Thursday, March 23, 2006

Back to the hot spot!

The five surviving Raoul Island Department of Conservation (DOC) staff have visited the crater where their colleague, Mark Kearney, went missing after a volcanic eruption there last Friday.

The quintet, accompanied by volcanologists from Geological and Nuclear Sciences (GNS), walked to Mount Moumouaki to view the eruption site and Green Lake on Wednesday morning.
Mr Kearney was taking the temperature of the crater lake when the eruption occurred and is presumed to have died.

DOC Warkworth area manager Rolien Elliot said Mr Kearney's five colleagues - Jim Livingstone, Morgan Cox, Melanie Nelson, Evan Ward and Lynda McGrory-Ward - wanted to see the scene for themselves.

"They needed to see first-hand the effects of the eruption and the changes to the crater and Green Lake, which is still rising," Ms Elliot said.

Photos released by DOC show the level of the lake has risen 8-10m since Friday. It has risen about 2m since Tuesday.

"There's a huge amount of hot water sitting in the lake," DOC spokeswoman Liz Maire told NZPA.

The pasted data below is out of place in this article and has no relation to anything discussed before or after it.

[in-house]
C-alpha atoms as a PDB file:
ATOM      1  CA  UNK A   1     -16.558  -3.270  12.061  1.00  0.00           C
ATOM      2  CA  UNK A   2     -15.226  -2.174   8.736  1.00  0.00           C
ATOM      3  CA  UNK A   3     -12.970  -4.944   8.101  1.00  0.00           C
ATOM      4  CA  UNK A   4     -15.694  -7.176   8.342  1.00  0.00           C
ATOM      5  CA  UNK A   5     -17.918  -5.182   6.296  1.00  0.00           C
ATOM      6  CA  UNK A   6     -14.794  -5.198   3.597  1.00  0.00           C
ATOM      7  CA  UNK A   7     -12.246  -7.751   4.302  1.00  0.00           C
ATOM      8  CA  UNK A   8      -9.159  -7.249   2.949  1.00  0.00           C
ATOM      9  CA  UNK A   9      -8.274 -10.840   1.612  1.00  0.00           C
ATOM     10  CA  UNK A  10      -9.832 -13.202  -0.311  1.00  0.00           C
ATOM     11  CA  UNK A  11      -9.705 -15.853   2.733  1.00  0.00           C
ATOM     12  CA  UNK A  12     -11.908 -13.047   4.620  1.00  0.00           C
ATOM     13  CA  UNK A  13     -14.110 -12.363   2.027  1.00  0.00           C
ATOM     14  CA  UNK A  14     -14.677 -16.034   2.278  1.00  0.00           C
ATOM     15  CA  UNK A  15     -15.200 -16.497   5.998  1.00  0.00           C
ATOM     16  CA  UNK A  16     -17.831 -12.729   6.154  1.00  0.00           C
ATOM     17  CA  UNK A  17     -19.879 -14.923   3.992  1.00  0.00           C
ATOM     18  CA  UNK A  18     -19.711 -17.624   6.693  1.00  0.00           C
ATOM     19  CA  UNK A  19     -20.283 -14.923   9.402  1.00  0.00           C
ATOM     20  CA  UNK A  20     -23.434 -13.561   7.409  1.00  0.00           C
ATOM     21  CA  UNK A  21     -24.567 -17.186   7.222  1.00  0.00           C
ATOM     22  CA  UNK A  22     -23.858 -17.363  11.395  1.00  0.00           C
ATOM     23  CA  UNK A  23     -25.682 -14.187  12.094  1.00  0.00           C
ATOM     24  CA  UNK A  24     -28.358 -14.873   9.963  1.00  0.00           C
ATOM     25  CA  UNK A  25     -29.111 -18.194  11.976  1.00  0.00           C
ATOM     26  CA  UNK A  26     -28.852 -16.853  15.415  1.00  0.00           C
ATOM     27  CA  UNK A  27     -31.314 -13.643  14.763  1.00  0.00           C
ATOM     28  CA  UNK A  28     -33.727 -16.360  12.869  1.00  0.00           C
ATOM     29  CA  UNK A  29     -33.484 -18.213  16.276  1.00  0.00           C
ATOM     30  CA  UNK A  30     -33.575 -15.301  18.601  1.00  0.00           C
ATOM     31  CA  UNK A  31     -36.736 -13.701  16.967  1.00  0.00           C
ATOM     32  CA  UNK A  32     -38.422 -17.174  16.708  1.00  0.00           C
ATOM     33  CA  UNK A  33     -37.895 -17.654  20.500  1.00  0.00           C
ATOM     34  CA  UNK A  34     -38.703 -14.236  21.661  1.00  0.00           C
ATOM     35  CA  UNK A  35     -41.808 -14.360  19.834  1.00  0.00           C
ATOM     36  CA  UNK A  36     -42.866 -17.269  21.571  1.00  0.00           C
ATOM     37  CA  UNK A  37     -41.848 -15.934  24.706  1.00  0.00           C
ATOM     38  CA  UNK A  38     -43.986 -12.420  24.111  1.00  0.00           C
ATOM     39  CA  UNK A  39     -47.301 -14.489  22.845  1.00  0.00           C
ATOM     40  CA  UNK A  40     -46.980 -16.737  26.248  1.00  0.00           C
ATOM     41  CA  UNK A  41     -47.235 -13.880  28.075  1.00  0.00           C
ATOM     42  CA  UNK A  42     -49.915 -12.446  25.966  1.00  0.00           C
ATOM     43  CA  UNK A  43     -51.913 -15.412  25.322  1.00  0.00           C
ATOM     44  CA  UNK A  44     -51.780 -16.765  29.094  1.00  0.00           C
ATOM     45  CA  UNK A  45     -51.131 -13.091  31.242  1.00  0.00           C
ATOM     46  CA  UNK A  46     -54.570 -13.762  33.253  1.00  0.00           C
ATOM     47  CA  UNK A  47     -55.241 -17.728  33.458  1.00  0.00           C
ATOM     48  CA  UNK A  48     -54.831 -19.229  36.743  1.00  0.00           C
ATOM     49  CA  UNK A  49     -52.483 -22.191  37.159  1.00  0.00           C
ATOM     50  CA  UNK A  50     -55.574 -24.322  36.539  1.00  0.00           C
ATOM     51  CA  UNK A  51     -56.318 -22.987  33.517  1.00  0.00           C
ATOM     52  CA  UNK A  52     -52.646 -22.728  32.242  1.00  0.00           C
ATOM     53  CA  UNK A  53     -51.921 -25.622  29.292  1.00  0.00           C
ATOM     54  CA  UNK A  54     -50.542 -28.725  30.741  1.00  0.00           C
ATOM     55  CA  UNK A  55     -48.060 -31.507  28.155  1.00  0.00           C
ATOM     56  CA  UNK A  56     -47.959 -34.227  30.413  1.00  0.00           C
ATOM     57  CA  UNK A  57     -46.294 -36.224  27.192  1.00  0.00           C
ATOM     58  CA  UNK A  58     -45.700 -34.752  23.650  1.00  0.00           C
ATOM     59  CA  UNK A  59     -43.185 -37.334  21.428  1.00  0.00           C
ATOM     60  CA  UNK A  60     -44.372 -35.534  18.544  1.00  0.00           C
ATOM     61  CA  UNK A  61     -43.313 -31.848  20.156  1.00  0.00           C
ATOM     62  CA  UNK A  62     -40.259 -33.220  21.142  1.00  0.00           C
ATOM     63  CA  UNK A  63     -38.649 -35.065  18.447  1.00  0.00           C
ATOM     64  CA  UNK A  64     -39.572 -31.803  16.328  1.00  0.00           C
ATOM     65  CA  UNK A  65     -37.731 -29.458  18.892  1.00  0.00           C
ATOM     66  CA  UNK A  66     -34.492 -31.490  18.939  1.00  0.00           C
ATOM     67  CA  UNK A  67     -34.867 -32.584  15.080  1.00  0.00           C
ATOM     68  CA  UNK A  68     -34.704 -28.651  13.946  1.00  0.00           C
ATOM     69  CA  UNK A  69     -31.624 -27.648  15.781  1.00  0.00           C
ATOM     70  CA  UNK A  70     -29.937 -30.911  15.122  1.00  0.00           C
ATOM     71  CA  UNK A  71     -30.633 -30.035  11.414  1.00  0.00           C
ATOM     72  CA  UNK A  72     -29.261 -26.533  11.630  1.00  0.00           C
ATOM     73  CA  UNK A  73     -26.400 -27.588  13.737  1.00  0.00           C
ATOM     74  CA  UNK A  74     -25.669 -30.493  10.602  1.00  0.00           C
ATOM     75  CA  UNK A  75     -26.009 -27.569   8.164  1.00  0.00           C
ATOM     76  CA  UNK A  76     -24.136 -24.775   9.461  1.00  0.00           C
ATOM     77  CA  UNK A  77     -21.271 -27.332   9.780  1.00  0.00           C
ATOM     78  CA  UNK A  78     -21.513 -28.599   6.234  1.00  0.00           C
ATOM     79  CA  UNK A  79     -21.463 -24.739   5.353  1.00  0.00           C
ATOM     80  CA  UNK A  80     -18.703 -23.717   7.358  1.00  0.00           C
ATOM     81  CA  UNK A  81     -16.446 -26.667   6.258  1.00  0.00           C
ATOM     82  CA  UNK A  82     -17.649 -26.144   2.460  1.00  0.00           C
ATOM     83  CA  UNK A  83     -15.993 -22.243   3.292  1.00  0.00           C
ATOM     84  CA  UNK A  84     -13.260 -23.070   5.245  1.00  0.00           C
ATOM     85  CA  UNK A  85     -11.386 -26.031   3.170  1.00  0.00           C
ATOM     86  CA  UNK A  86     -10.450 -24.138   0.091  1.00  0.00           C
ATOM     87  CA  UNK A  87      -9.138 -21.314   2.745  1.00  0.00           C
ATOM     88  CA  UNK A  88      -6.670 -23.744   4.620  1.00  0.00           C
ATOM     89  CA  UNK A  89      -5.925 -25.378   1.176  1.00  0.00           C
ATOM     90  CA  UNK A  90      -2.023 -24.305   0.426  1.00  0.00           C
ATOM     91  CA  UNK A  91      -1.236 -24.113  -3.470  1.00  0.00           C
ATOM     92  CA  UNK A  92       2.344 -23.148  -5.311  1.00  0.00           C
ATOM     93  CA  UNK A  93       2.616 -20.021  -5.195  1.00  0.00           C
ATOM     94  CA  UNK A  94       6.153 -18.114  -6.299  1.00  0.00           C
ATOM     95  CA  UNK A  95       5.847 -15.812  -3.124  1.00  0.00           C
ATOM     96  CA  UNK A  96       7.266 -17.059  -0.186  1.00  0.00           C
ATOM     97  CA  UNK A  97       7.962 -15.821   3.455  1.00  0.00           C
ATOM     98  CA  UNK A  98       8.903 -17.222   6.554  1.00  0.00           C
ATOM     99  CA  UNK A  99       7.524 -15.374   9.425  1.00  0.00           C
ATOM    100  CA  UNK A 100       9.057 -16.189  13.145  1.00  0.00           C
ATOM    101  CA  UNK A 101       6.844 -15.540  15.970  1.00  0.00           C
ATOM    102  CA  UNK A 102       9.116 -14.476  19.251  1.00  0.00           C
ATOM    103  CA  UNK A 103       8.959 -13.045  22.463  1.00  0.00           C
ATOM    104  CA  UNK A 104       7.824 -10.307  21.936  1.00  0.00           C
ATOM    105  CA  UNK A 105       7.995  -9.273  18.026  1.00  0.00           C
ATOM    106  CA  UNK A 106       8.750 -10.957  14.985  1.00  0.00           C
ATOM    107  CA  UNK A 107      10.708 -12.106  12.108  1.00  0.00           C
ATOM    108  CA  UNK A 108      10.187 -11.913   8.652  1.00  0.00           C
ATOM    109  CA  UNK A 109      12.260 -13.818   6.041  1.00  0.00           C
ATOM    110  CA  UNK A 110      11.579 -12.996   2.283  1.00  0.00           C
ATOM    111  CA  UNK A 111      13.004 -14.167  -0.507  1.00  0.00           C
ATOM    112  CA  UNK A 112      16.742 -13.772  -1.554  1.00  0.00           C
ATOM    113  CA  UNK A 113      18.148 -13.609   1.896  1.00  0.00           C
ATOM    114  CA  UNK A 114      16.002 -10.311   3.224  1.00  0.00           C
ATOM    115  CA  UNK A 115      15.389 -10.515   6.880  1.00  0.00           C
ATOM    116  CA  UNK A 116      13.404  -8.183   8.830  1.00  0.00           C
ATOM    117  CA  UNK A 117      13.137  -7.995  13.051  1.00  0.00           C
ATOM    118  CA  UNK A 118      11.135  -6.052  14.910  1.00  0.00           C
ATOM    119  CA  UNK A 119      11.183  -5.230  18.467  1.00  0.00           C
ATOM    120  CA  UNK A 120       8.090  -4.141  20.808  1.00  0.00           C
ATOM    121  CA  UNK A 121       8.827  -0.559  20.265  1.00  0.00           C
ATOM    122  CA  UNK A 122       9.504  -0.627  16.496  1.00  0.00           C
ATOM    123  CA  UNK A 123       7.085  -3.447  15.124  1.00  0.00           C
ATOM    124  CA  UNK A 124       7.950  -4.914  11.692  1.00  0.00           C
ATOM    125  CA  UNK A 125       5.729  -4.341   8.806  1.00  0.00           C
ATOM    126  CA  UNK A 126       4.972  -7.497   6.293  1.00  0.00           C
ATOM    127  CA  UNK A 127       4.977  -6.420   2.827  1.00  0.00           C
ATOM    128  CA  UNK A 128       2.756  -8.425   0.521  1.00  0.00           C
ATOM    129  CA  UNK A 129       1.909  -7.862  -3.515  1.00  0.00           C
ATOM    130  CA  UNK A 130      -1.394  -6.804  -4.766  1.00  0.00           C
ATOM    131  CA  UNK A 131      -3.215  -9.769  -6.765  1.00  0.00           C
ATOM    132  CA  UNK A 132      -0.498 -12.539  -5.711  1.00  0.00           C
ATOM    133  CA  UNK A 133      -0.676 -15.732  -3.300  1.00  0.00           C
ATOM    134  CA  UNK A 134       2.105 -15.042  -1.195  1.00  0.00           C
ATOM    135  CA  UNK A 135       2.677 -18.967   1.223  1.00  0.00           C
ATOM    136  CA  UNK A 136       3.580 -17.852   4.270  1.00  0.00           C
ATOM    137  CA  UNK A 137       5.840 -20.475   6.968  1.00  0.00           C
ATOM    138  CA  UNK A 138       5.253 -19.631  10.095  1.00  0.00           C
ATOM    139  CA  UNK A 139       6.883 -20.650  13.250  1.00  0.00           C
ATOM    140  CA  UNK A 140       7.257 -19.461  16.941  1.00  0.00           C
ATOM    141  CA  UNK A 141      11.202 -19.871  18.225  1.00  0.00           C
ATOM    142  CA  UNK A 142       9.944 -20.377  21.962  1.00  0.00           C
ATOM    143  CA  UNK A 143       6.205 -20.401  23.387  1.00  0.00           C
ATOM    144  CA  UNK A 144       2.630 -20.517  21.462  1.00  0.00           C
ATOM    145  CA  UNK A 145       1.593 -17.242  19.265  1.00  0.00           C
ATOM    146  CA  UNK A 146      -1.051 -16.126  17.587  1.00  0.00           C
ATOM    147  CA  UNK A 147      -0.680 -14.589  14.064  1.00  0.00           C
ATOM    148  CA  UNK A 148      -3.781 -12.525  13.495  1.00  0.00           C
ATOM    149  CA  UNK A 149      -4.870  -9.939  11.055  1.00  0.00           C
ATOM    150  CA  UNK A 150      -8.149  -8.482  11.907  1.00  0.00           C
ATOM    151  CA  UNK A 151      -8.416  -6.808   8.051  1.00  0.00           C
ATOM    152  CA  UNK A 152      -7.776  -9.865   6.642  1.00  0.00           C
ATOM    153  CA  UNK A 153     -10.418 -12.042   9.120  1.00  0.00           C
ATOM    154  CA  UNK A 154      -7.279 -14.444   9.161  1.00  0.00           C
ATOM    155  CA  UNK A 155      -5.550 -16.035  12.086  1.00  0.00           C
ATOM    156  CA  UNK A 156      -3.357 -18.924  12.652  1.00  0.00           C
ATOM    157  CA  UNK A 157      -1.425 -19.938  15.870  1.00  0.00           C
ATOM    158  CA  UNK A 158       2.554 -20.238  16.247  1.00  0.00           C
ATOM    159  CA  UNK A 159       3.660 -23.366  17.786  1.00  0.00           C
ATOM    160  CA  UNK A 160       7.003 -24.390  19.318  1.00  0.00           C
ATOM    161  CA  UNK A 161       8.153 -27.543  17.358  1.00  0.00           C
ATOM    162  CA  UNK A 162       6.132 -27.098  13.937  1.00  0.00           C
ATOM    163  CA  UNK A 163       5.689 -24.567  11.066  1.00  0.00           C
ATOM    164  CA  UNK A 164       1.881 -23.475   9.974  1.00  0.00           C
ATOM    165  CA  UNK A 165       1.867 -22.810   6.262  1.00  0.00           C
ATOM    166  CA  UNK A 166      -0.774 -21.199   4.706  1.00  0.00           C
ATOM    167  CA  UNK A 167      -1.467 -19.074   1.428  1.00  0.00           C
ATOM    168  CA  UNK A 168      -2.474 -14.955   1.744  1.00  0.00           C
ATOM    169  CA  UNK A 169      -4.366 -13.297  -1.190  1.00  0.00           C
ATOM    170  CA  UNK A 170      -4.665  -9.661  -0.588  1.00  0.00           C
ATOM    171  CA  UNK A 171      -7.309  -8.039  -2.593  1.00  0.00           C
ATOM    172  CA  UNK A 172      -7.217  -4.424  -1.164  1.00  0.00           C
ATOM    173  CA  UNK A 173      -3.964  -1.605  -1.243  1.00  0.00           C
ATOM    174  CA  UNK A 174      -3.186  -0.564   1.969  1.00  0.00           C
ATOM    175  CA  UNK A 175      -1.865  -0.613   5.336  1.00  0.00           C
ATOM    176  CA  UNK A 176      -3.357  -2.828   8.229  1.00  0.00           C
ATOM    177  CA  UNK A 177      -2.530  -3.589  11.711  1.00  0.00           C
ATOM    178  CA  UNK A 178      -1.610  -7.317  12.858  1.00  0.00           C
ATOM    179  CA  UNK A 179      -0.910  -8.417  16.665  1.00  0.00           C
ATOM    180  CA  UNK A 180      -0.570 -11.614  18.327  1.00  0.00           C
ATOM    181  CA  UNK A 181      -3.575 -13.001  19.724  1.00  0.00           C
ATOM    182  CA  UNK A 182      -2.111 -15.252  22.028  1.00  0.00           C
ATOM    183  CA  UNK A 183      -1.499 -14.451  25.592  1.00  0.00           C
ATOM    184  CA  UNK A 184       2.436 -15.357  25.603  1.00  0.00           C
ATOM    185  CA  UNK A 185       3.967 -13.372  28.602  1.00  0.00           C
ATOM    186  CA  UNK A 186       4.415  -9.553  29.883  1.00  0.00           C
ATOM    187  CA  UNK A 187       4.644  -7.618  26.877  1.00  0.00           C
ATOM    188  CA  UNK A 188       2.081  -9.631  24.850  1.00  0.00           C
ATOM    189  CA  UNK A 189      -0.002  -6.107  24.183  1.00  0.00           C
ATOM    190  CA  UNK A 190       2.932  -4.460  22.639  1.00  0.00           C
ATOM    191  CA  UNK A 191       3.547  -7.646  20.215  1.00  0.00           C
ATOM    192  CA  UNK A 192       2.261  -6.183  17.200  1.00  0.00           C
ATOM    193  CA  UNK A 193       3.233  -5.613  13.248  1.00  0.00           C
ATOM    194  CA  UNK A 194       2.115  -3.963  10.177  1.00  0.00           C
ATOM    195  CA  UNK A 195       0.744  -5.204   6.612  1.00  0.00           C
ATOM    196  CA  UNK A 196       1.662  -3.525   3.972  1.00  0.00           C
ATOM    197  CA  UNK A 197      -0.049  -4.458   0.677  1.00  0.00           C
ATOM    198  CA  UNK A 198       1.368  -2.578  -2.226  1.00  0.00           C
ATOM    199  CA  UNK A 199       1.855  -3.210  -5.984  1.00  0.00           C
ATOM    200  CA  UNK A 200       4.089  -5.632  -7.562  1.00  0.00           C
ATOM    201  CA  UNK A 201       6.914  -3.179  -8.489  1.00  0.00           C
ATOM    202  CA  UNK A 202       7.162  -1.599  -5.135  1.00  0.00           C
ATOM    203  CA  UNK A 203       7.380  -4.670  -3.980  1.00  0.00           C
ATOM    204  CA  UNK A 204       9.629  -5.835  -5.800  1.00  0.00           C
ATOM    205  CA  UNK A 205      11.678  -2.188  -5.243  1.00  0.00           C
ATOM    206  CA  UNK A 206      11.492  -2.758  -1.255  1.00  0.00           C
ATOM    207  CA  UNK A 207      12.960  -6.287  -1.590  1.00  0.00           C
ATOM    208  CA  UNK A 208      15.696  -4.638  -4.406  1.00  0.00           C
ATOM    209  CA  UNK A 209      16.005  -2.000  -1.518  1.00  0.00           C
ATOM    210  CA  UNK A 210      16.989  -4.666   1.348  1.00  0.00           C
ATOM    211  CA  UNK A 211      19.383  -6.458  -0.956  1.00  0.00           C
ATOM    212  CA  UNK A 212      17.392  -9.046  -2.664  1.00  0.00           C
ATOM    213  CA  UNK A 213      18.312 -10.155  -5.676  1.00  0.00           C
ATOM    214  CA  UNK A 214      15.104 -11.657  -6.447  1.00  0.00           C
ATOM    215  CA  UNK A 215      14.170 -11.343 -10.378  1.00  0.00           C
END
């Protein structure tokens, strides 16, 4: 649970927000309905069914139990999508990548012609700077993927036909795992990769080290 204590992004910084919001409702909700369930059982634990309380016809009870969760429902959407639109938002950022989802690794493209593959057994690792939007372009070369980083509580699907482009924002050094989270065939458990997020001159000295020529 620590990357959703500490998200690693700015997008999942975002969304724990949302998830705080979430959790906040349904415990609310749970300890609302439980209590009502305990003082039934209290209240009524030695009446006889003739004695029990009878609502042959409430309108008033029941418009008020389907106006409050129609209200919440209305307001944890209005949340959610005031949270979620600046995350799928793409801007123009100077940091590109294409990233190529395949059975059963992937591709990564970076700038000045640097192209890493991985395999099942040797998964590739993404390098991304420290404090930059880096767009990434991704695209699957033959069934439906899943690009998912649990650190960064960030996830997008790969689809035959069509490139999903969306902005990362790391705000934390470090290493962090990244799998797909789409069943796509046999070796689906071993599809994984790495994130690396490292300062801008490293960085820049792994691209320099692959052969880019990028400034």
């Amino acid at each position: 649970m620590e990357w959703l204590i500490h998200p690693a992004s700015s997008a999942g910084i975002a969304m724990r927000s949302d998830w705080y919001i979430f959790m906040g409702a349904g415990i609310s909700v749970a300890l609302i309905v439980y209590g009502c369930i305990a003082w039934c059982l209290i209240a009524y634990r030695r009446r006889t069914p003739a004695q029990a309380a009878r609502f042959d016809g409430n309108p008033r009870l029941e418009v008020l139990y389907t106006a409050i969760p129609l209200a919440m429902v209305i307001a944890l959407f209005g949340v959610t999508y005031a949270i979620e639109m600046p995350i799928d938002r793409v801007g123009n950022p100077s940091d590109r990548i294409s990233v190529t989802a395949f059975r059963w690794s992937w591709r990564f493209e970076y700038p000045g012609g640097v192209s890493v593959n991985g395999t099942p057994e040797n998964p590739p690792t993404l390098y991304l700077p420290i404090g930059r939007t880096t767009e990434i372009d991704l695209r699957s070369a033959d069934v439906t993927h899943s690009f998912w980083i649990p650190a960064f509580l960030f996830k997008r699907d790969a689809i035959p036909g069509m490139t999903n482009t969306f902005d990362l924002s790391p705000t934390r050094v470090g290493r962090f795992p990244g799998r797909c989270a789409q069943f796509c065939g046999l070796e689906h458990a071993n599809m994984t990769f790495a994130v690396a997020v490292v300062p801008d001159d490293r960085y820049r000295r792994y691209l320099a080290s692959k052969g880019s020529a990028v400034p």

The DOC staff, along with police, volcanologists and searchers, arrived on Tuesday morning at Raoul Island, in the Kermadec Islands about 800km northeast of New Zealand, partly to look for Mr Kearney.

A recovery team got within 1.5km of the lake but could not go any further because it was too dangerous.

The Braveheart is expected to leave the island on Friday at the earliest. Ms Elliot said DOC would decide later in the week whether any of its staff would remain on the island.

She said the hostel the staff were based at had suffered no damage. Its generators, water and waste systems were working normally.

GNS volcanologist Brad Scott said the hostel area was very rarely touched by eruptions on the island.

"In the last 3600 years there have been 15 eruptions on Raoul and only on three occasions were they big enough to produce ash that has reached the site of the hostel."

Meanwhile, the tourist expedition ship Spirit of Enderby will leave Raoul Island on Wednesday without its passengers having landed on the island.

The passengers and crew had their permission to land revoked following the eruption and instead had to do with landing on nearby Meyer Island, close to the coast of Raoul Island, to watch seabirds.

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